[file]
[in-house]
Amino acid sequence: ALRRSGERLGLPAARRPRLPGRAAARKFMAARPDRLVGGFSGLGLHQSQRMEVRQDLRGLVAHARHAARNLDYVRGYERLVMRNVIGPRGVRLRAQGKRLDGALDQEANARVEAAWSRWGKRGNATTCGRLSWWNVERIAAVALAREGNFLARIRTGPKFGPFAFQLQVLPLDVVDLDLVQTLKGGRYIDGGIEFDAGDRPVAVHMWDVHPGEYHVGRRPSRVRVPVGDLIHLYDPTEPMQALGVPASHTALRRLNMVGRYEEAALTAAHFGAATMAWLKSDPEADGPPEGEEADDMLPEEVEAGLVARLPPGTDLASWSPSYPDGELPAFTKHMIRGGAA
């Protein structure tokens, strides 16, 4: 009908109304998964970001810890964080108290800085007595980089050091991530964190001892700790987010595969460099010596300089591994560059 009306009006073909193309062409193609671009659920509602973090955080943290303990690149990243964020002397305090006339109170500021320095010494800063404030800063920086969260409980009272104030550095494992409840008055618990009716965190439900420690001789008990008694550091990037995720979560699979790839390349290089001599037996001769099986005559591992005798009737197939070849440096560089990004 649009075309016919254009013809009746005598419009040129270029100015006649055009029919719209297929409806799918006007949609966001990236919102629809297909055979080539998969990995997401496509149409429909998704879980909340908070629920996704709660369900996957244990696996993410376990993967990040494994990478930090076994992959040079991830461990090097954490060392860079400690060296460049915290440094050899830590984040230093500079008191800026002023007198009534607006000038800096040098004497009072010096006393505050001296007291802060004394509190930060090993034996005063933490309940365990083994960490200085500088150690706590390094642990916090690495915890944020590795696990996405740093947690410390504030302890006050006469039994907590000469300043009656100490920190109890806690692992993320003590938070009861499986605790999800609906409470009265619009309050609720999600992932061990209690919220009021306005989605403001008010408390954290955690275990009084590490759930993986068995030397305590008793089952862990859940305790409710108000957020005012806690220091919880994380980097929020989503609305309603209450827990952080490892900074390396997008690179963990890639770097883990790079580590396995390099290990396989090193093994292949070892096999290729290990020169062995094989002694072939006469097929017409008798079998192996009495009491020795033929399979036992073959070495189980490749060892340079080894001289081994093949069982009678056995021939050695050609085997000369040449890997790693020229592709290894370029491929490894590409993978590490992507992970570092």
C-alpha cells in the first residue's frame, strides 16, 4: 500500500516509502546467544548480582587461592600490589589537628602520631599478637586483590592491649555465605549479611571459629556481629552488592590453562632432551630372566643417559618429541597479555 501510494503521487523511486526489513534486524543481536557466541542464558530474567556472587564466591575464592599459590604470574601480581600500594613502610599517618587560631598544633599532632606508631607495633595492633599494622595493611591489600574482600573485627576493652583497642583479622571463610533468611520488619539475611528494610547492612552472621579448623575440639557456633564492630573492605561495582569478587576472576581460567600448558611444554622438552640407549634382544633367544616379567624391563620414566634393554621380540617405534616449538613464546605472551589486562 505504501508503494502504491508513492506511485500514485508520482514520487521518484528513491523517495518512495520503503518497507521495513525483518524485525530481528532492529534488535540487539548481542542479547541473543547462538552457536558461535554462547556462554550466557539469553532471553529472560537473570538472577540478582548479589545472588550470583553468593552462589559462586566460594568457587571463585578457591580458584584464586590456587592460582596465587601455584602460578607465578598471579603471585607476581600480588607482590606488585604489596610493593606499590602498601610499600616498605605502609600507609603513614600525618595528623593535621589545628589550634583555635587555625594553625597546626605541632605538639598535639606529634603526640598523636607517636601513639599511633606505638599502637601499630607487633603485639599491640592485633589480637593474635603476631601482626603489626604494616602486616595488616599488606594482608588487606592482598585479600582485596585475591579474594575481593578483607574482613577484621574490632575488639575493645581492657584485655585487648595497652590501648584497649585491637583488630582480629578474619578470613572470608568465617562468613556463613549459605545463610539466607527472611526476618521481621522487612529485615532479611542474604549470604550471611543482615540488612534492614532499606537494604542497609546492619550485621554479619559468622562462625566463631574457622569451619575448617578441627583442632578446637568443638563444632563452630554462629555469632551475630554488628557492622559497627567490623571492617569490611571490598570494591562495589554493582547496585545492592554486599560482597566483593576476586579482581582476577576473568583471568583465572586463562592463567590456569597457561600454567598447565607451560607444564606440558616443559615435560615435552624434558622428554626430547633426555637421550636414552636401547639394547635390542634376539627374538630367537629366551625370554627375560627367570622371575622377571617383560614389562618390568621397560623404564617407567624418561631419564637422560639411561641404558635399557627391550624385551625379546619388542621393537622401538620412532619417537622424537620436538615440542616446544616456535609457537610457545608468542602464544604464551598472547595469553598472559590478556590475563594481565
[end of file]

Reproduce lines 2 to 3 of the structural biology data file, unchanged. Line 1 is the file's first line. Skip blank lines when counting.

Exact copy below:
Amino acid sequence: ALRRSGERLGLPAARRPRLPGRAAARKFMAARPDRLVGGFSGLGLHQSQRMEVRQDLRGLVAHARHAARNLDYVRGYERLVMRNVIGPRGVRLRAQGKRLDGALDQEANARVEAAWSRWGKRGNATTCGRLSWWNVERIAAVALAREGNFLARIRTGPKFGPFAFQLQVLPLDVVDLDLVQTLKGGRYIDGGIEFDAGDRPVAVHMWDVHPGEYHVGRRPSRVRVPVGDLIHLYDPTEPMQALGVPASHTALRRLNMVGRYEEAALTAAHFGAATMAWLKSDPEADGPPEGEEADDMLPEEVEAGLVARLPPGTDLASWSPSYPDGELPAFTKHMIRGGAA
């Protein structure tokens, strides 16, 4: 009908109304998964970001810890964080108290800085007595980089050091991530964190001892700790987010595969460099010596300089591994560059 009306009006073909193309062409193609671009659920509602973090955080943290303990690149990243964020002397305090006339109170500021320095010494800063404030800063920086969260409980009272104030550095494992409840008055618990009716965190439900420690001789008990008694550091990037995720979560699979790839390349290089001599037996001769099986005559591992005798009737197939070849440096560089990004 649009075309016919254009013809009746005598419009040129270029100015006649055009029919719209297929409806799918006007949609966001990236919102629809297909055979080539998969990995997401496509149409429909998704879980909340908070629920996704709660369900996957244990696996993410376990993967990040494994990478930090076994992959040079991830461990090097954490060392860079400690060296460049915290440094050899830590984040230093500079008191800026002023007198009534607006000038800096040098004497009072010096006393505050001296007291802060004394509190930060090993034996005063933490309940365990083994960490200085500088150690706590390094642990916090690495915890944020590795696990996405740093947690410390504030302890006050006469039994907590000469300043009656100490920190109890806690692992993320003590938070009861499986605790999800609906409470009265619009309050609720999600992932061990209690919220009021306005989605403001008010408390954290955690275990009084590490759930993986068995030397305590008793089952862990859940305790409710108000957020005012806690220091919880994380980097929020989503609305309603209450827990952080490892900074390396997008690179963990890639770097883990790079580590396995390099290990396989090193093994292949070892096999290729290990020169062995094989002694072939006469097929017409008798079998192996009495009491020795033929399979036992073959070495189980490749060892340079080894001289081994093949069982009678056995021939050695050609085997000369040449890997790693020229592709290894370029491929490894590409993978590490992507992970570092």